One question that often comes up during discussions of the RS232, RS422 and RS485 serial data communication protocols are the speed and distance limits of the various protocols. This directly impacts the choice of protocol and therefore warrants discussion.
To reiterate, from an architectural standpoint, RS-232 is a uni-directional or bi-directional point-to-point link where a single channel is used for "half-duplex" communication or two independent channels are used for two way, or "full-duplex," communication. RS232 can also carry flow control and modem control signals. There are two types of connectors commonly used for serial communication. One has nine pins and one has 25 pins. RS232 signals consist of voltage relative to a common signal ground. A logic zero, also called "space," can be anywhere from 5 to 25 Volts. A logic one, also called "mark," can be anywhere between negative 5 and 25 Volts. This kind of communication is referred to as "unbalanced."
The RS-232 standard defines a maximum speed of just 20 kbps (kilobits per second). That modest speed, however, does not pose a hard barrier as serial connections are routinely much faster (up to 115kbps and more). Unfortunately, it is in the nature of RS232-based communication that interference occurs between adjacent wires. Wire capacitance and inductance limit serial communication speeds and the length of the connection that will still result in reliable communication. As a rule of thumb, an RS232 connection running at full speed should not be longer than 50 feet. In essence, there is a very direct correlation between RS232 speed and distance: the higher the speed, the lower the maximum cable length before errors become too high. It's unclear and unfortunate that the RS-232 standard was not based on the much faster twisted pair technology that even back in the late 1960s had been around for many decades. This was clearly a case where the standard makers did not see past the immediate problem, that of connecting terminals to the very slow modems of the time. So why is RS232 still being used even today? Because it's been around for so long, because it's cheap, and because a lot of handheld devices and instruments still use it.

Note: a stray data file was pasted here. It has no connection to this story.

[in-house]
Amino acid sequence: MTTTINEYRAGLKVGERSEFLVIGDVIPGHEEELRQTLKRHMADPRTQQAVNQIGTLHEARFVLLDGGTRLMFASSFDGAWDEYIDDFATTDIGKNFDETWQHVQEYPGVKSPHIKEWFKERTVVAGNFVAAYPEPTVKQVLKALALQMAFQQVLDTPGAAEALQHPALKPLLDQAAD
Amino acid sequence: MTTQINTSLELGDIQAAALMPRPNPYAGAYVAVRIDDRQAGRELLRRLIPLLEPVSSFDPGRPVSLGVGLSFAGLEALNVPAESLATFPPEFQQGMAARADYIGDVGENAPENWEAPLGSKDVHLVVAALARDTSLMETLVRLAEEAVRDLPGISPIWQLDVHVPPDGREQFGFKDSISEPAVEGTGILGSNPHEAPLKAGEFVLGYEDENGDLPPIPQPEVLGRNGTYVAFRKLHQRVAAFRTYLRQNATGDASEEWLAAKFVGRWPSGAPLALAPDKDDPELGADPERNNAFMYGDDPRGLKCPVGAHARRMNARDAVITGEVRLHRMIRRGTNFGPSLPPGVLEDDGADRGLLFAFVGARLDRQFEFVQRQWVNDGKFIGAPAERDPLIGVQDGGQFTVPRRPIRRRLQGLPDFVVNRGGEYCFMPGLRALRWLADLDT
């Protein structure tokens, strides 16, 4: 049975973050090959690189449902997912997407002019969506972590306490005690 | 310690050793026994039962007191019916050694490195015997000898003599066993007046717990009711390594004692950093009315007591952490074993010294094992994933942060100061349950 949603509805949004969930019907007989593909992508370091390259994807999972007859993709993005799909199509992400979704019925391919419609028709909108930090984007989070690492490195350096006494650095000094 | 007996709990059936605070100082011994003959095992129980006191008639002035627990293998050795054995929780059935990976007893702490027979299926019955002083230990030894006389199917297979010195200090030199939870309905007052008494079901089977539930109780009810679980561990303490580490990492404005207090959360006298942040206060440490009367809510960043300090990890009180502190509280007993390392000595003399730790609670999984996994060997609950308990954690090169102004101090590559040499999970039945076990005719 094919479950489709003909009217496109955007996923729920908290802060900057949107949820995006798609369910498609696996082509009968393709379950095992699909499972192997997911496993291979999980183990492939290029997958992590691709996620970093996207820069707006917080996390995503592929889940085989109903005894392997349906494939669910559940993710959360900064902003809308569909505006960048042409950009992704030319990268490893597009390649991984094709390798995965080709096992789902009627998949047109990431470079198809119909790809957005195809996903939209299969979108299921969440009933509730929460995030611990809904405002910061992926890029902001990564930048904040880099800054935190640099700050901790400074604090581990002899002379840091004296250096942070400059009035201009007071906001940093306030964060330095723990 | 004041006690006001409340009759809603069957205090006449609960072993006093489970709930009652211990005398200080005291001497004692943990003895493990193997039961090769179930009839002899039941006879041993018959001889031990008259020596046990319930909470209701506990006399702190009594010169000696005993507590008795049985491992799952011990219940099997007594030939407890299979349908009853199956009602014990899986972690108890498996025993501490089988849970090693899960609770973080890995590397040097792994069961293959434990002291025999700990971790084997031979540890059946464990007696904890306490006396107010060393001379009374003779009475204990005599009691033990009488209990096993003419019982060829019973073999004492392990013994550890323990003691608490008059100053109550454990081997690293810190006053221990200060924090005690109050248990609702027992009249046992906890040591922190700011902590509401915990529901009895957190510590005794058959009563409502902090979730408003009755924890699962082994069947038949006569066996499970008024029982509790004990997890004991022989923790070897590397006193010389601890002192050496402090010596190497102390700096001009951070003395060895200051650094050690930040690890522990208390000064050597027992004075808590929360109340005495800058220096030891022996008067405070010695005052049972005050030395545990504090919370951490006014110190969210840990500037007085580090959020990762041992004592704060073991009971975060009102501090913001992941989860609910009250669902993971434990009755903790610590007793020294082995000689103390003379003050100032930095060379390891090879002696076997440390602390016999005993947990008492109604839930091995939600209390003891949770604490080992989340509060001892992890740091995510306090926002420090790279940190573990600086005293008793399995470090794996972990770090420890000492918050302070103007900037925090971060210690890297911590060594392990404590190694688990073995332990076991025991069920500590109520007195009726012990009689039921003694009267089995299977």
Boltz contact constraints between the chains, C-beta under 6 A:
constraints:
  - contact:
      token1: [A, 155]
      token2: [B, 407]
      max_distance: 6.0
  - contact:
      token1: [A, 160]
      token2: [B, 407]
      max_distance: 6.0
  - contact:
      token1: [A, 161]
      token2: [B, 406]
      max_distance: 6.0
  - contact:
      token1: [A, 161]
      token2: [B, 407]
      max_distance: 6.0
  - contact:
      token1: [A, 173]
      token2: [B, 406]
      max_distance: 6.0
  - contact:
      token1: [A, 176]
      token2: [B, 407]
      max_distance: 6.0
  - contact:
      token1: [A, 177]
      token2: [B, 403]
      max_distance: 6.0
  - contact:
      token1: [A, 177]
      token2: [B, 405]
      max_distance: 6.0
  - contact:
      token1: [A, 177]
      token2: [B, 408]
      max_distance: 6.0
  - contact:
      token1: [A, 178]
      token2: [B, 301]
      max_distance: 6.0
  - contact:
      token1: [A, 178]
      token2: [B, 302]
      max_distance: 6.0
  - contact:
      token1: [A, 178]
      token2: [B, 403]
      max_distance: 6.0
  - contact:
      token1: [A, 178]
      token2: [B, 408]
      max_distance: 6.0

If RS232's limitations are unacceptable, the solution is often using the RS-422 standard that was designed for higher speed (up to 100kbps) and longer distances (up to 4,000 feet). The maximum data rate of RS-422 is up to 10 mbps over short distances, rivaling Ethernet and USB speeds. How can RS-422 be faster and error-free over much longer distances? Primarily because the standard uses a "balanced" signal on twisted pair wires that is far more immune to interference. This is referred to as "differential" data communication. Ground shifts and most noise is easily recognized and rejected by the receiver. Where does RS-485 fit in? It is used in projects that have the same speed requirements that RS422 can deliver, but also need multiple drivers (as opposed to just one in a RS422 setup).
Are the 4,000 feet maximum cable length and 10 mbps speed for RS-422 and RS-485 hard limits? Not really. There are now transceivers that support up to 10 mbps over short distances, and fiber optics can greatly extend the functional length of serial data communication. Use the proper adapters, converters and transceivers, and serial data communication is far from dead.
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Chris Robertson is an author of Majon International, one of the worlds MOST popular internet marketing companies.
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